Earth formed about 4.5 billion years ago. Life followed around 3.8 billion years ago, apparently almost as soon as the first rocks solidified from the molten surface. However, the ancestors of all modern complex animals — insects, crustaceans, vertebrates of all descriptions — didn’t arrive on the scene until about 570 million years ago, in what is commonly known as the “Cambrian explosion”. Today we know it wasn’t quite as sudden an event as we used to think, but it was still relatively rapid in geologic and evolutionary terms.
But what took critters so long? A new paper proposes that the culprit may have been lack of oxygen in the air and water, based on a study of oxidation: the way oxygen bonds strongly with many other types of atoms. My latest article in The Daily Beast has the story:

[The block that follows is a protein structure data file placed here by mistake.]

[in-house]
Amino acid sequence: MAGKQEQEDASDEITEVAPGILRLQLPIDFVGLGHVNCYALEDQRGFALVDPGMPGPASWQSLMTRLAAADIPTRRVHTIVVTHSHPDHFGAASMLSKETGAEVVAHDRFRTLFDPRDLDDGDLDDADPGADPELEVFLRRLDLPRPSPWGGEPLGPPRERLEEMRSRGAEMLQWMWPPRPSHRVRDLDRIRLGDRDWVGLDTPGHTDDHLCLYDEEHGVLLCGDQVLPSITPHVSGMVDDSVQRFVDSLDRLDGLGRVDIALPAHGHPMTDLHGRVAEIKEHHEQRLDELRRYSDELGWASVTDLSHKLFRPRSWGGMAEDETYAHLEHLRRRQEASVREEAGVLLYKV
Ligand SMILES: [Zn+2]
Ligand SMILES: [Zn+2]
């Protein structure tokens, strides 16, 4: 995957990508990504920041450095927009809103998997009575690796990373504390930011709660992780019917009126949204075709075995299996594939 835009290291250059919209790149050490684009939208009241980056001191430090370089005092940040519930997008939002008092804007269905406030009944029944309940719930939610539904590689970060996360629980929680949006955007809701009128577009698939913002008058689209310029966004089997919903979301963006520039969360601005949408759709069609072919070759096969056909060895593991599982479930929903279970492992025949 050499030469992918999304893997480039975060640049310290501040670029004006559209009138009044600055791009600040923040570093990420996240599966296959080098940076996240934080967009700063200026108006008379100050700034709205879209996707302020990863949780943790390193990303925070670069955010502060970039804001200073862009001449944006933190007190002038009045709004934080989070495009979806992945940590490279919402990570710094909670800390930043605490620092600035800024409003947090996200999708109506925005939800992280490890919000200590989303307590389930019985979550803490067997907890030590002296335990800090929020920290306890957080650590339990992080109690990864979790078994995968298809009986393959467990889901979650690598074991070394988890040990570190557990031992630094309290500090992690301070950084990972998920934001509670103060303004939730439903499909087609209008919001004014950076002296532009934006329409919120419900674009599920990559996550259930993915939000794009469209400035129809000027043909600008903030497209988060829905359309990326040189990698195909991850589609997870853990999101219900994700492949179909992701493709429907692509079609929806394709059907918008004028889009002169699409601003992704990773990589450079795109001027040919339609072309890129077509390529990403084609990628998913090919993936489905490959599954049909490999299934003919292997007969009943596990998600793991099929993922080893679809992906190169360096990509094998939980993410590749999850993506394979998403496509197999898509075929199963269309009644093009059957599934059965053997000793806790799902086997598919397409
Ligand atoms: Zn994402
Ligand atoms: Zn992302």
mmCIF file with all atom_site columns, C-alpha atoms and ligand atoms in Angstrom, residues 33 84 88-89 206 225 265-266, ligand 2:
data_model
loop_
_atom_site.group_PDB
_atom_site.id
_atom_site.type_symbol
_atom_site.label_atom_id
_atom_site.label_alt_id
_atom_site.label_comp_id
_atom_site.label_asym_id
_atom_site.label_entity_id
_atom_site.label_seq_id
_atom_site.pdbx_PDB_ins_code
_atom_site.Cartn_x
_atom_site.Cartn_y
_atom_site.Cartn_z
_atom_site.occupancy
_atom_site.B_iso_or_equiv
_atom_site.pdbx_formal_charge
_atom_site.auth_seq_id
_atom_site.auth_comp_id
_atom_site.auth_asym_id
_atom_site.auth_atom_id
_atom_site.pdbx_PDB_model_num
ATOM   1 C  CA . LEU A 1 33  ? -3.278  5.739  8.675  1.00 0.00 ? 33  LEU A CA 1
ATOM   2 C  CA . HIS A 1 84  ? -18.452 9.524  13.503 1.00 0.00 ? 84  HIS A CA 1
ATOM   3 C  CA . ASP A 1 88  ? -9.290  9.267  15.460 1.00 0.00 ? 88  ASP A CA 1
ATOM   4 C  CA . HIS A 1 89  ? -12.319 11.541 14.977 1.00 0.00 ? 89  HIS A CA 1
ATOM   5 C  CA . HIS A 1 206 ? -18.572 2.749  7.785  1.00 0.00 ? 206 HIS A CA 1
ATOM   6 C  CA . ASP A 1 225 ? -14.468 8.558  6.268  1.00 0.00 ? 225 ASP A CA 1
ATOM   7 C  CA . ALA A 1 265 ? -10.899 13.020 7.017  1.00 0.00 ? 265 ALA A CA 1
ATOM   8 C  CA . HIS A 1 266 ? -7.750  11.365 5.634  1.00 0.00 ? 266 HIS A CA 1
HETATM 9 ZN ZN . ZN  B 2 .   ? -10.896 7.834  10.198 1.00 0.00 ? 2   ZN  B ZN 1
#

The answer may be that animals are greedy: they need a lot of oxygen to grow big and complicated. Early Earth didn’t have much oxygen, but microbes changed the chemical content of the atmosphere over time from something alien and poisonous to us into the breathable air we have today. A new paper showed that the oxygen level as recently as 800 million years ago was only a tiny fraction of today’s—far too low to support oxygen-breathers like our ancestors and their relatives. [Read more…]